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Punch, or the London Charivari, Volume 105, July 15th 1893   By:

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VOLUME 105, JULY 15TH 1893

edited by Sir Francis Burnand


... "The room is full of celebrities. Do you see that tall woman in black, talking to the little old lady? That is Mrs. ARBUTHNOT a woman of some importance and the other is CHARLEY'S Aunt. The sporting looking young man is Captain CODDINGTON, who is 'in town' for the season."

"And who are the two men, exactly alike, tall and dark, who are smoking gold tipped cigarettes, and talking epigrams?" I asked. I like to know who people are, and the person in the silver domino seemed well informed.

"Those are Lord ILLINGWORTH, and Lord HENRY WOTTON. They always say exactly the same things. They are awfully clever, and cynical. Those two ladies talking together are known as NORA and DORA. There's rather a curious story about each of them."

"There seems to be one about everyone here," I said.

"Well, it seems that NORA and her husband did not get on very well. He thought skirt dancing morbid. Also, he forgave her for forging his name in type writing to a letter refusing to subscribe to a wedding present for Princess MAY. She said a man who would forgive a thing like that would forgive anything. So she left the Dolls' House."

"Quite right. Is that not the Comtesse ZICKA? I seem to recognise the scent."

"It is and the beautiful Italian lady is Madame SANTUZZA. One meets all sorts of people here, you know; by the way, there's Mrs. TANQUERAY."

"Princess SALOMÉ!" announced the servant. A little murmur of surprise seemed to go round the room as the lovely Princess entered.

"What has she got on?" asked PORTIA.

"Oh, it's nothing," replied Mr. WALKER, London.

"I thought she was not received in English society," said Lady WINDERMERE, puritanically.

"I can assure you, my dears, that she would not be tolerated in Brazil, where the nuts come from," exclaimed CHARLEY'S Aunt.

"There's no harm in her. She's only a little peculiar. She is particularly fond of boar's head. It's nothing," said Mr. WALKER.

"The uninvitable in pursuit of the indigestible," murmured Lord ILLINGWORTH, as he lighted a cigarette.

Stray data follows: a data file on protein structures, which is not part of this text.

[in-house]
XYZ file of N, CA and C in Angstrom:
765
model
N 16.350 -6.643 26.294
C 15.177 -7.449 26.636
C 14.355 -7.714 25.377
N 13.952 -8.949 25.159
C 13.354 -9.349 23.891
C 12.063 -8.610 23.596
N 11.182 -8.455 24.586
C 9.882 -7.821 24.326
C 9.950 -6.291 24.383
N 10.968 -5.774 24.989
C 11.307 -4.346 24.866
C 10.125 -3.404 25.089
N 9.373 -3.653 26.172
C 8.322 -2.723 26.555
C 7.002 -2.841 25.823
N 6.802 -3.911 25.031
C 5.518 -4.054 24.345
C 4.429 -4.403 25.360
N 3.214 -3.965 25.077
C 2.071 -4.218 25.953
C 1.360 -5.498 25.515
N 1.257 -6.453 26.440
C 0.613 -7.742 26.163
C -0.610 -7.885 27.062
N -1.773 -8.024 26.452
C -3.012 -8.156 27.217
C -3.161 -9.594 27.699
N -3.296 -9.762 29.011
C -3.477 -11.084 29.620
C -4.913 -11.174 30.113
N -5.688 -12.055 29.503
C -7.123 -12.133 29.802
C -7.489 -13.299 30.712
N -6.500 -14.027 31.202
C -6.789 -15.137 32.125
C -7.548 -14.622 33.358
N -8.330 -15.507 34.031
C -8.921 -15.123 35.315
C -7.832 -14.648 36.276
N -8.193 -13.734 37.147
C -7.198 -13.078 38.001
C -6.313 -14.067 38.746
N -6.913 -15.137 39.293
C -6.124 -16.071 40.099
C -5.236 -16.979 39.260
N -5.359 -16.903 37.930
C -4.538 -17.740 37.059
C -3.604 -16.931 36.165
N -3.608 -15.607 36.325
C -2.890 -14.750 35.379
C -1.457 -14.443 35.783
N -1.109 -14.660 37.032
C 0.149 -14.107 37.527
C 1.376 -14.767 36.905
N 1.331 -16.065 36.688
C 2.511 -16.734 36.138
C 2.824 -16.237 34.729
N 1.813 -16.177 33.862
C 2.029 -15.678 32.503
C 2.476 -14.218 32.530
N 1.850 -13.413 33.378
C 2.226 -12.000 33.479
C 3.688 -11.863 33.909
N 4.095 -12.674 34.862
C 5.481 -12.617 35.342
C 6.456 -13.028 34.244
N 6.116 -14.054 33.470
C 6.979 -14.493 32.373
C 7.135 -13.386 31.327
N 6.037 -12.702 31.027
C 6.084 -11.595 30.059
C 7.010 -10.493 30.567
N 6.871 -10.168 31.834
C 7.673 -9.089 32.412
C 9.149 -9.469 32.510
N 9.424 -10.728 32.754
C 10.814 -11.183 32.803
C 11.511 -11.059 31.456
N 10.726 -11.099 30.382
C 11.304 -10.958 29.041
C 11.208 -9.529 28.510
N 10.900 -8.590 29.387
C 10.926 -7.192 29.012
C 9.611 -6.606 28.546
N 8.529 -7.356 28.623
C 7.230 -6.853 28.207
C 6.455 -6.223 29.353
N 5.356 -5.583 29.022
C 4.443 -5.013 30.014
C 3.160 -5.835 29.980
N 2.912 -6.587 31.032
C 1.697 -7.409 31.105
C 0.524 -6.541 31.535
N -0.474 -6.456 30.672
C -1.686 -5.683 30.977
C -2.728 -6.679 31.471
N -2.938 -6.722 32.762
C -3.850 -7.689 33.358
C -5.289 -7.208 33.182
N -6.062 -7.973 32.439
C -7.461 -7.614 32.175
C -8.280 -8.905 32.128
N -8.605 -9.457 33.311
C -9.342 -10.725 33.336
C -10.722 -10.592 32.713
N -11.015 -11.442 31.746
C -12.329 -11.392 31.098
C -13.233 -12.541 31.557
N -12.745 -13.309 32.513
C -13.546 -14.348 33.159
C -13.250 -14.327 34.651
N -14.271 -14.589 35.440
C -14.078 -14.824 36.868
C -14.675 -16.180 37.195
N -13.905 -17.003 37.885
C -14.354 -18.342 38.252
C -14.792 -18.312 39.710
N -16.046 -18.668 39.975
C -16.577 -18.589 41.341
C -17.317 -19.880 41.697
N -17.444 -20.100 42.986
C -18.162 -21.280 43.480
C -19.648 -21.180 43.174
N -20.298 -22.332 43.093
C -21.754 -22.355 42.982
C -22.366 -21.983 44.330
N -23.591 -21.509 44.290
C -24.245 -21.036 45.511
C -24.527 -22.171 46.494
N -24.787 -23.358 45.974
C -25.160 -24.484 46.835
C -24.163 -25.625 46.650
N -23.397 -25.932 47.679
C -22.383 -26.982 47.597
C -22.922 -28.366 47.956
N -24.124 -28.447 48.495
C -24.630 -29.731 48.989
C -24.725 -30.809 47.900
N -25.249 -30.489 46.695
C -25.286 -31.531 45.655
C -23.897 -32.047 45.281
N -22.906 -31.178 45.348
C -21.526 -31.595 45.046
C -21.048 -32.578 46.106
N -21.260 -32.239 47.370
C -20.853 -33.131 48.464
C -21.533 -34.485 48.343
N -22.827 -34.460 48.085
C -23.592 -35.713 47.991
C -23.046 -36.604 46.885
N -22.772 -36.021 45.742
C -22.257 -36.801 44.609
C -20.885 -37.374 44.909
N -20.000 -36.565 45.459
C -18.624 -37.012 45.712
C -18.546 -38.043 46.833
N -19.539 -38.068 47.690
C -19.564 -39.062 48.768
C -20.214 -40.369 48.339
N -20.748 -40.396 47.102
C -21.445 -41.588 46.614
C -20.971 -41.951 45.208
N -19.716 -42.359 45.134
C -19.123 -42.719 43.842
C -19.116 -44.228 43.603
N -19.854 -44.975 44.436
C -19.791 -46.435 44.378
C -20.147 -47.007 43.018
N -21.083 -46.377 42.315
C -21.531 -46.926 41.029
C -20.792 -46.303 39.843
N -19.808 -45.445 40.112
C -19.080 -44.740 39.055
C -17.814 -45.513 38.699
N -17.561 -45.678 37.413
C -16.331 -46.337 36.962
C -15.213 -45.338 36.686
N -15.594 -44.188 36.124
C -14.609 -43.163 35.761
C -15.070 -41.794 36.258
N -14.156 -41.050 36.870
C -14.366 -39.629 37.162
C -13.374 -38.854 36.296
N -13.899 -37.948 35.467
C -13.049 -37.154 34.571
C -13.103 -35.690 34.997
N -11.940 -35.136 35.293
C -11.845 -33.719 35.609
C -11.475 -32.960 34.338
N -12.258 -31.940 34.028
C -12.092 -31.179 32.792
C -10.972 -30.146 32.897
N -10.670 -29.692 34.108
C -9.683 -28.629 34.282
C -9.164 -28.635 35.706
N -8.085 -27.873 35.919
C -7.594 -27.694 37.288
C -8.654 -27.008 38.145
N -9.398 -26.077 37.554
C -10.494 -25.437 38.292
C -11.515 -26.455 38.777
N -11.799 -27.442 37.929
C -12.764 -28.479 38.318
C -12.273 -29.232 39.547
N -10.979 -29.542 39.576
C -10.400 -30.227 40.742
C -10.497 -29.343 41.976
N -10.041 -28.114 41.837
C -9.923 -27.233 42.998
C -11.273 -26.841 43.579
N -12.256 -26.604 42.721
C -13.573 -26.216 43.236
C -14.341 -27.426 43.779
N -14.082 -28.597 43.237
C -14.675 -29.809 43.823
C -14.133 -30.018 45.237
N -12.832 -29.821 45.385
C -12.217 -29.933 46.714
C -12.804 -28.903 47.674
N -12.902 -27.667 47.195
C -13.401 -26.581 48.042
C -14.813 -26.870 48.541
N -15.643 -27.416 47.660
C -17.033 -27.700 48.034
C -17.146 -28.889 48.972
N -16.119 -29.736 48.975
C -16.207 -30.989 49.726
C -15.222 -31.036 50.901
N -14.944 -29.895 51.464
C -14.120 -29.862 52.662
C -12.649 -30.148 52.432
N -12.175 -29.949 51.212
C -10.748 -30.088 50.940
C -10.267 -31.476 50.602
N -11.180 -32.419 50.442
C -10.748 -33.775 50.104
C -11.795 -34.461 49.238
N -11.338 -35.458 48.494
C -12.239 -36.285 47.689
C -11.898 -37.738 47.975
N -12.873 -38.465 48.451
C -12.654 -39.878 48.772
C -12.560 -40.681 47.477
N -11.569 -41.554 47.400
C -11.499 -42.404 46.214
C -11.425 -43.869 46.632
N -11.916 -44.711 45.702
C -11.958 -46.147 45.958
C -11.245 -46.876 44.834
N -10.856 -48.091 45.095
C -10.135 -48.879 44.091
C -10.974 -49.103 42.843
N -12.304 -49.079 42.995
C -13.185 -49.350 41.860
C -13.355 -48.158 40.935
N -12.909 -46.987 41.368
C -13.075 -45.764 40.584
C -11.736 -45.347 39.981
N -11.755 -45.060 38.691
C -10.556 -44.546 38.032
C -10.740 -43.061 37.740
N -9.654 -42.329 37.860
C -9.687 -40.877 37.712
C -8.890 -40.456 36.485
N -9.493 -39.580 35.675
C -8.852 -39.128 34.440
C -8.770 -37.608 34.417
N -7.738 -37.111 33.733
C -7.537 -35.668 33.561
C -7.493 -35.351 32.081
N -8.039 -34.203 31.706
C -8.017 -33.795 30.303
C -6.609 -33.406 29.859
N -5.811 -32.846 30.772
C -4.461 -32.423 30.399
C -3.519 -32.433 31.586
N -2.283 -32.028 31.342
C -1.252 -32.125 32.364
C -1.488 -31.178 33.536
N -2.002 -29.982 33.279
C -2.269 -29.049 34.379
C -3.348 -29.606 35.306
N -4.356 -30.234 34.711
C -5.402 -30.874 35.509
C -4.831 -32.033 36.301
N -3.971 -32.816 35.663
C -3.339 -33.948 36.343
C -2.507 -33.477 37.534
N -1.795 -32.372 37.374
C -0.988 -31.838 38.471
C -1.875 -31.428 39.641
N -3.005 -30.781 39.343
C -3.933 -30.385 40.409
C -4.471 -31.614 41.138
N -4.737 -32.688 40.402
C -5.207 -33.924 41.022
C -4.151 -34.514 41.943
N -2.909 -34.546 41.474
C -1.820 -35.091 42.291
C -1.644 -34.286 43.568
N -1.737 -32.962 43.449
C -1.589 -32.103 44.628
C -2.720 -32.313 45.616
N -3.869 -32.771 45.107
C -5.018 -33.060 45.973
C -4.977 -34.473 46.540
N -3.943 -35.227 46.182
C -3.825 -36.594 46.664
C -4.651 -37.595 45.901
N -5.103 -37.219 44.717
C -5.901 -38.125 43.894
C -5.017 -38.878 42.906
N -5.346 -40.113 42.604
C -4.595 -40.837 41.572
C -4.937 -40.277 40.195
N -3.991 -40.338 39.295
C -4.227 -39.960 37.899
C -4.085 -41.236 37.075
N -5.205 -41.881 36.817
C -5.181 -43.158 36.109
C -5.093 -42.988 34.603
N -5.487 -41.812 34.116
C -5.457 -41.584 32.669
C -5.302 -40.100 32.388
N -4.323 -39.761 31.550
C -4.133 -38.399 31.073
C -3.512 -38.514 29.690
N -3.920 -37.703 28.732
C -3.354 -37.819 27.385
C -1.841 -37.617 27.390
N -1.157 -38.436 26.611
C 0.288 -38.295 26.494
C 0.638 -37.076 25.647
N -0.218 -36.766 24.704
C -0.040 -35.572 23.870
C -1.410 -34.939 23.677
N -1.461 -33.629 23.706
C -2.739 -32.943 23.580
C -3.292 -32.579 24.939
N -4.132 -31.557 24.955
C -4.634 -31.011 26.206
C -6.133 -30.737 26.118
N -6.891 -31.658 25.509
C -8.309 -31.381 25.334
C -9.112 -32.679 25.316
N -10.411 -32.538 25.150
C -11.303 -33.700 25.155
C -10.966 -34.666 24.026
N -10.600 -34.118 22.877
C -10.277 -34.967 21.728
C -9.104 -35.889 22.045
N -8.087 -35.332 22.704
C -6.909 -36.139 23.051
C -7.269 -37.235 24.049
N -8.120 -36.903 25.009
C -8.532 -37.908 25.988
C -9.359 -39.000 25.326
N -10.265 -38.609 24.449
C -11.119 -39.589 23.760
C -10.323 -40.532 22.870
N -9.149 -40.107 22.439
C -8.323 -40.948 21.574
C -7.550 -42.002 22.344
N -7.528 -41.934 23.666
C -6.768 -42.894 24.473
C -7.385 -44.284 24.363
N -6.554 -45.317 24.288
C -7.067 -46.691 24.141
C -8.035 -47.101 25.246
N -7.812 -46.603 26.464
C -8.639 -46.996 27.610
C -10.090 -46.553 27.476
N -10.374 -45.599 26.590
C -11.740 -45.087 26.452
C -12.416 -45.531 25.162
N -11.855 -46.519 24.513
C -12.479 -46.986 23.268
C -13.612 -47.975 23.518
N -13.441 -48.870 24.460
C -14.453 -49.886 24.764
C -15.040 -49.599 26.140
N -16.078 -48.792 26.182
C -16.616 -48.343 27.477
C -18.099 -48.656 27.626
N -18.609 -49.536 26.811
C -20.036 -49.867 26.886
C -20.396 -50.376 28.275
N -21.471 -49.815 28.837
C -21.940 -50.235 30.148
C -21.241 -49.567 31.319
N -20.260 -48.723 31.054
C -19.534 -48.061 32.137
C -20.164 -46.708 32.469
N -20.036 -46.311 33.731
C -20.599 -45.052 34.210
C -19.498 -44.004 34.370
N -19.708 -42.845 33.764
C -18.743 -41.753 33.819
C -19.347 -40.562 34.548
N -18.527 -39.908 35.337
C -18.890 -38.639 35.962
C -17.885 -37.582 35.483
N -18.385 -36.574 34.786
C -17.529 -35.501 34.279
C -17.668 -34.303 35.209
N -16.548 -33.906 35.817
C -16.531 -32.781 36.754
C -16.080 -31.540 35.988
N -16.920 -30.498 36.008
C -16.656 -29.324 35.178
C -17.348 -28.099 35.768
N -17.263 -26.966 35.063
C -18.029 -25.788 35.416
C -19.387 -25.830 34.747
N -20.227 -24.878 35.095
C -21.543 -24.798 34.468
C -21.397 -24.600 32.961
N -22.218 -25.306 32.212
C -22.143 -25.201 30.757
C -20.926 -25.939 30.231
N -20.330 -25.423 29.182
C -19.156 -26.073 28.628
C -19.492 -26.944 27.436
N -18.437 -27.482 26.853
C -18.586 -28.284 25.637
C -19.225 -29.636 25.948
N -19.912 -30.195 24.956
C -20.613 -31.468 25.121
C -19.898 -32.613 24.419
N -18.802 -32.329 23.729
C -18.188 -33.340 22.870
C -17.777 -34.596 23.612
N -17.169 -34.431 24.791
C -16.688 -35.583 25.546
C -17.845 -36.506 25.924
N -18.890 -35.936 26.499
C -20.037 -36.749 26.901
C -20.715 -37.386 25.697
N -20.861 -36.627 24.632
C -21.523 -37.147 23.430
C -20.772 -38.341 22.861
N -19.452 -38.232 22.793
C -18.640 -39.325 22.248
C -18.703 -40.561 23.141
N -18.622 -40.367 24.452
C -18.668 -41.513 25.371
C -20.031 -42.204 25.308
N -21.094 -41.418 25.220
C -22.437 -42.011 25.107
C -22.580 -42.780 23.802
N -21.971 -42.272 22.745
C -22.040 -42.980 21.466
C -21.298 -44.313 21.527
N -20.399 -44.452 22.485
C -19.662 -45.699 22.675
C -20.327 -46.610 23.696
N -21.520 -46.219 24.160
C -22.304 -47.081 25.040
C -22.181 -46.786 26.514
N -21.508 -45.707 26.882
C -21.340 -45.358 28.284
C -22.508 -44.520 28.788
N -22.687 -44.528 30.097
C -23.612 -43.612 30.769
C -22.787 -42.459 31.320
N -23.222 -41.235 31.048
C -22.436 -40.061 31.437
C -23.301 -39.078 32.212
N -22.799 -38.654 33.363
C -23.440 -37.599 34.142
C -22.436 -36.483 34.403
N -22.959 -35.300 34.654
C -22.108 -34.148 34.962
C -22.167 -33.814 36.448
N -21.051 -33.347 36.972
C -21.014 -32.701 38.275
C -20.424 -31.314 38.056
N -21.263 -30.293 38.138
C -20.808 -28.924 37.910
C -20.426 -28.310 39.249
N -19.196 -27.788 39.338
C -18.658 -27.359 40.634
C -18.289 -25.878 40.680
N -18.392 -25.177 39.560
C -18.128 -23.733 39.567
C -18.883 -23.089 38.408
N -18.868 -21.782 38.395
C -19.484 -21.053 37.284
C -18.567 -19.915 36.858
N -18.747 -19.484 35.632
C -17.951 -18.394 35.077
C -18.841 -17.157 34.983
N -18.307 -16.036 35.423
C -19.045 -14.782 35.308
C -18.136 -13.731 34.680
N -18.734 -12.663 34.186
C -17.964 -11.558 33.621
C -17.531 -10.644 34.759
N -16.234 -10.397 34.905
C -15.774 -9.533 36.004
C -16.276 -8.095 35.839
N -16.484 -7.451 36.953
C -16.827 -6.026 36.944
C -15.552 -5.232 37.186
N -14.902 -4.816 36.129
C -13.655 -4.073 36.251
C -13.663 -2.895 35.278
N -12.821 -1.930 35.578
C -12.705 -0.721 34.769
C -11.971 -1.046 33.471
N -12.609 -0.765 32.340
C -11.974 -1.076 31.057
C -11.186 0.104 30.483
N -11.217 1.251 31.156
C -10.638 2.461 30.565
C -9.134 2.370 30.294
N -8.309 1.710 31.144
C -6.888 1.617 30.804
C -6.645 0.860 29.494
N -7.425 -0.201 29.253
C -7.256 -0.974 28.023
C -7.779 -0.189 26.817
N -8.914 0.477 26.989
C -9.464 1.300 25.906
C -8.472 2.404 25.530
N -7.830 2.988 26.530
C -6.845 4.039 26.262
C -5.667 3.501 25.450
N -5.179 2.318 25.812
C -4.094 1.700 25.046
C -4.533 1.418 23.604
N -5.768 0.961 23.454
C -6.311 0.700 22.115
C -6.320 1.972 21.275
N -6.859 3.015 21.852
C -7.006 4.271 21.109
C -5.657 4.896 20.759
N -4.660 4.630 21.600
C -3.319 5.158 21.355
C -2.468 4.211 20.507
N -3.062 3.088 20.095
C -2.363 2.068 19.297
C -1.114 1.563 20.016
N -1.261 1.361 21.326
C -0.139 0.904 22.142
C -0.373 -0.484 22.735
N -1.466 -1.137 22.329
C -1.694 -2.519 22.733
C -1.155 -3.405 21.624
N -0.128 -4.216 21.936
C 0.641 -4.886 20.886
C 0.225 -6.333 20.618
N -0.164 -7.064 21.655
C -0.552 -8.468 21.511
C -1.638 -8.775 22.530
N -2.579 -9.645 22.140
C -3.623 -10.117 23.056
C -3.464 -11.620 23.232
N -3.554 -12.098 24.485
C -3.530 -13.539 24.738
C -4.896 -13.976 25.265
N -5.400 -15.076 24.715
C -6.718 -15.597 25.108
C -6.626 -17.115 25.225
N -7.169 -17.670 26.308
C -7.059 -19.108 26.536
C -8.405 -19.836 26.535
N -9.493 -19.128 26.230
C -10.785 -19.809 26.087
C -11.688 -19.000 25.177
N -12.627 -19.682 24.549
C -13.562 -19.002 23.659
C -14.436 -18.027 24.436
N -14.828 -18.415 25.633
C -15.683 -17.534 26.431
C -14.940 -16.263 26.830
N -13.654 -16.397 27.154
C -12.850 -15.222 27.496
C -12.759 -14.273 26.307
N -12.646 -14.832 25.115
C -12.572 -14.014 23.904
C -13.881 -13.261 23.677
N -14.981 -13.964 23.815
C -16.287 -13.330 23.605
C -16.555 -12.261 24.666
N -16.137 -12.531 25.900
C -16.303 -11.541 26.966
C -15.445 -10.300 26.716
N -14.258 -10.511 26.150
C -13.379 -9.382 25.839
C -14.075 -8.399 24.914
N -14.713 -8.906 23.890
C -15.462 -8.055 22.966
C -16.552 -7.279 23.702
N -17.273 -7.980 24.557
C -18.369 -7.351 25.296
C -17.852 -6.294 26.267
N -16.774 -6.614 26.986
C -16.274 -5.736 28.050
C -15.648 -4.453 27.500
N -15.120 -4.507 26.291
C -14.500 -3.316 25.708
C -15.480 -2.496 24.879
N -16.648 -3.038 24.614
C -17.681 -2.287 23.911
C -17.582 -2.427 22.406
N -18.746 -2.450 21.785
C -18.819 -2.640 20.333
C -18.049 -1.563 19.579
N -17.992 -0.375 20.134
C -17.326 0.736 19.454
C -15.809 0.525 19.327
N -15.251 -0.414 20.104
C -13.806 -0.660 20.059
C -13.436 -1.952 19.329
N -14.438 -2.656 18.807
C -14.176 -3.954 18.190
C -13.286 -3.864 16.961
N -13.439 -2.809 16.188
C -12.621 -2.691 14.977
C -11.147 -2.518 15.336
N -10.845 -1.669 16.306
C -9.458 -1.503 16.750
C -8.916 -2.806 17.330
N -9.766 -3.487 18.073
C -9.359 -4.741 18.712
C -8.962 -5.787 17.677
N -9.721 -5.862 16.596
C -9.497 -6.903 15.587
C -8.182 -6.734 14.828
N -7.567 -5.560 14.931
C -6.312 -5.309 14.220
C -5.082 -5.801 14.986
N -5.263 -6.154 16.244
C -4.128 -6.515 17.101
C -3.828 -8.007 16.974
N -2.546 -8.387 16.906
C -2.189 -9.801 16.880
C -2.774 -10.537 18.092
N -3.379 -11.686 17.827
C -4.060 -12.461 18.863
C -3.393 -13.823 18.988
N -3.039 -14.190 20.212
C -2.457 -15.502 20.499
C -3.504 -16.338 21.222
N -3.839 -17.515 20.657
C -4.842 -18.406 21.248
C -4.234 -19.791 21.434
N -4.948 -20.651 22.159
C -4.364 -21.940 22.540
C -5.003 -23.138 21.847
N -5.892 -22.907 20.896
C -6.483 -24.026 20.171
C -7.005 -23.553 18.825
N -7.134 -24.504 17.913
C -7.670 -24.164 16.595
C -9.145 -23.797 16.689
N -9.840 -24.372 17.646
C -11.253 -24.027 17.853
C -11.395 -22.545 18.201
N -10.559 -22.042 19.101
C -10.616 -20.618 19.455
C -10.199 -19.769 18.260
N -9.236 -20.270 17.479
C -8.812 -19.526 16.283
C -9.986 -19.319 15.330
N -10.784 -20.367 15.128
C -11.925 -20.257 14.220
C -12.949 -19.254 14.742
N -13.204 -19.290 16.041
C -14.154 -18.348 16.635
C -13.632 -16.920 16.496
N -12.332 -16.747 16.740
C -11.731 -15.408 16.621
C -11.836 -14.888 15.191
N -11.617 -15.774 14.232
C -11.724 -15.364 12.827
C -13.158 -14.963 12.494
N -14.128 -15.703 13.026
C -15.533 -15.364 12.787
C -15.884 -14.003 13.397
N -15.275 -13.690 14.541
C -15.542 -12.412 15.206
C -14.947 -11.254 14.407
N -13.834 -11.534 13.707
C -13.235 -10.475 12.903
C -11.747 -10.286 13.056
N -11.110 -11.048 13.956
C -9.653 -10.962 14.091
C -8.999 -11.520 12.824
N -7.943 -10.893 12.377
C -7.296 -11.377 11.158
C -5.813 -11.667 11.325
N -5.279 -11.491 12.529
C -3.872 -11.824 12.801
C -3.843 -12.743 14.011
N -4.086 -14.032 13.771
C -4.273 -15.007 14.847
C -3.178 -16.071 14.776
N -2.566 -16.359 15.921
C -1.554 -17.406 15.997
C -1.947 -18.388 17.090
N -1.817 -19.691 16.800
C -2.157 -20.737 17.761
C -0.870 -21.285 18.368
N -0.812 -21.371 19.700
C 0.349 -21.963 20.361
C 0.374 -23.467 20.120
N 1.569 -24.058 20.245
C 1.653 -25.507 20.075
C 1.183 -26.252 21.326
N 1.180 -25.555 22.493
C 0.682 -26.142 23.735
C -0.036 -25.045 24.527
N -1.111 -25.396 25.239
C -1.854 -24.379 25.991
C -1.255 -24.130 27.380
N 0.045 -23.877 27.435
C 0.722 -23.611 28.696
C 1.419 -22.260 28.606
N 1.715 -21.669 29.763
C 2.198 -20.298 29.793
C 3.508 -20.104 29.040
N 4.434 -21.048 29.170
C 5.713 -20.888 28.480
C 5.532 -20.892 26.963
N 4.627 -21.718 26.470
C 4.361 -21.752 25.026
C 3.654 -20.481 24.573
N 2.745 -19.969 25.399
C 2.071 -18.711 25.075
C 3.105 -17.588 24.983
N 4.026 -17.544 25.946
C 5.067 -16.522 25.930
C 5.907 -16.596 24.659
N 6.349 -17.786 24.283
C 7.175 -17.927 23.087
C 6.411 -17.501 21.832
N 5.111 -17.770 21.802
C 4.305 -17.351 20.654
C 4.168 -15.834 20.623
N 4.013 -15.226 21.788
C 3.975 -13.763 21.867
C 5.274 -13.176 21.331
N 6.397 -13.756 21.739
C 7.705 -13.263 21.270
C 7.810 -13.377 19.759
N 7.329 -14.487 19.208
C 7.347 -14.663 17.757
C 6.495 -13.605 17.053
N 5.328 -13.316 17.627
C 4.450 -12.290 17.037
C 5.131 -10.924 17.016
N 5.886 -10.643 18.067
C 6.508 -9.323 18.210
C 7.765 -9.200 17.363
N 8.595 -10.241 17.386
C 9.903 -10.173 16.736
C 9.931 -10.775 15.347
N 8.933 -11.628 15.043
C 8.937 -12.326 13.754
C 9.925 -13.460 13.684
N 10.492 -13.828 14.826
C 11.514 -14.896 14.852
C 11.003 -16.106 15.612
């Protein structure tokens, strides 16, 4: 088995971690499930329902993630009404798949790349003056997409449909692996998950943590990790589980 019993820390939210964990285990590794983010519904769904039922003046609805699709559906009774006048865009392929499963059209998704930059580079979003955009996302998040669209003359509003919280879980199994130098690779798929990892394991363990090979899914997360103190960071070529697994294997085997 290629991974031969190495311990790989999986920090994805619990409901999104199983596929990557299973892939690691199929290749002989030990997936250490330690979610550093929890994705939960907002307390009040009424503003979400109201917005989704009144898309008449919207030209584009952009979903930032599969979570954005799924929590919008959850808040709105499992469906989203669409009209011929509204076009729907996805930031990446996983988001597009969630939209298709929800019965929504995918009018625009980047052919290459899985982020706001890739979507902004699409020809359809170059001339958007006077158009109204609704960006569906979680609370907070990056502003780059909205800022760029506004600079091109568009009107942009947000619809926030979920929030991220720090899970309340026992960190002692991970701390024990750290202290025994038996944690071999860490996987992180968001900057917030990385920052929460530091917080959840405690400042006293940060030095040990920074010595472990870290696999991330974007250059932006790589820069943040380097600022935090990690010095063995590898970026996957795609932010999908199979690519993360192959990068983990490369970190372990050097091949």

"Is that mayonnaise?'" asked the Princess SALOMÉ of Captain CODDINGTON, who had taken her to the buffet. "I think it is mayonnaise. I am sure it is mayonnaise. It is mayonnaise of salmon, pink as a branch of coral which fishermen find in the twilight of the sea, and which they keep for the King. It is pinker than the pink roses that bloom in the Queen's garden. The pink roses that bloom in the garden of the Queen of Arabia are not so pink."

"Who's the jaded looking Anglo Indian, drinking brandy and soda?" I asked.

"That is a Plain young man. From the Hills. Which is curious. I am much attached to him. By the way, I know who I am. And why I wear a silver domino. You don't."

"That's another story," I said. "Let's go to the smoking room. We shall find the Eminent Person, the Ordinary Man, the Poet, the Journalist, and the Mere Boy, and they will all say delightful things on painful subjects."

"Barry Paynful," suggested the Mere Boy, with his usual impossibility. They were trying to "draw" Lord ILLINGWORTH.

"What is a good woman?" asked the Journalist.

"A woman who admires bad men," answered Lord ILLINGWORTH.

"What is a bad man?"

"A man who smokes gold tipped cigarettes."

"Which would you rather, or go fishing?" inquired the Mere Boy, irreverently.

"Because it's a jar, of course. There are two kinds of women, the plain and the coloured. But all art is quite useless."

"I say!" exclaimed Lord HENRY, taking from his friend's pocket a gold match box, curiously carved, and wrought with his initials in chrysoprases and peridots. "I say, you know, ILLINGWORTH come that's mine. I said it to DORIAN only the other evening. You're always saying my things."

"Well, what then? It is only the obvious and the tedious who object to quotations. When a man says life has exhausted him "

"We know that he has exhausted life."

"Women are secrets, not sphinxes... Continue reading book >>

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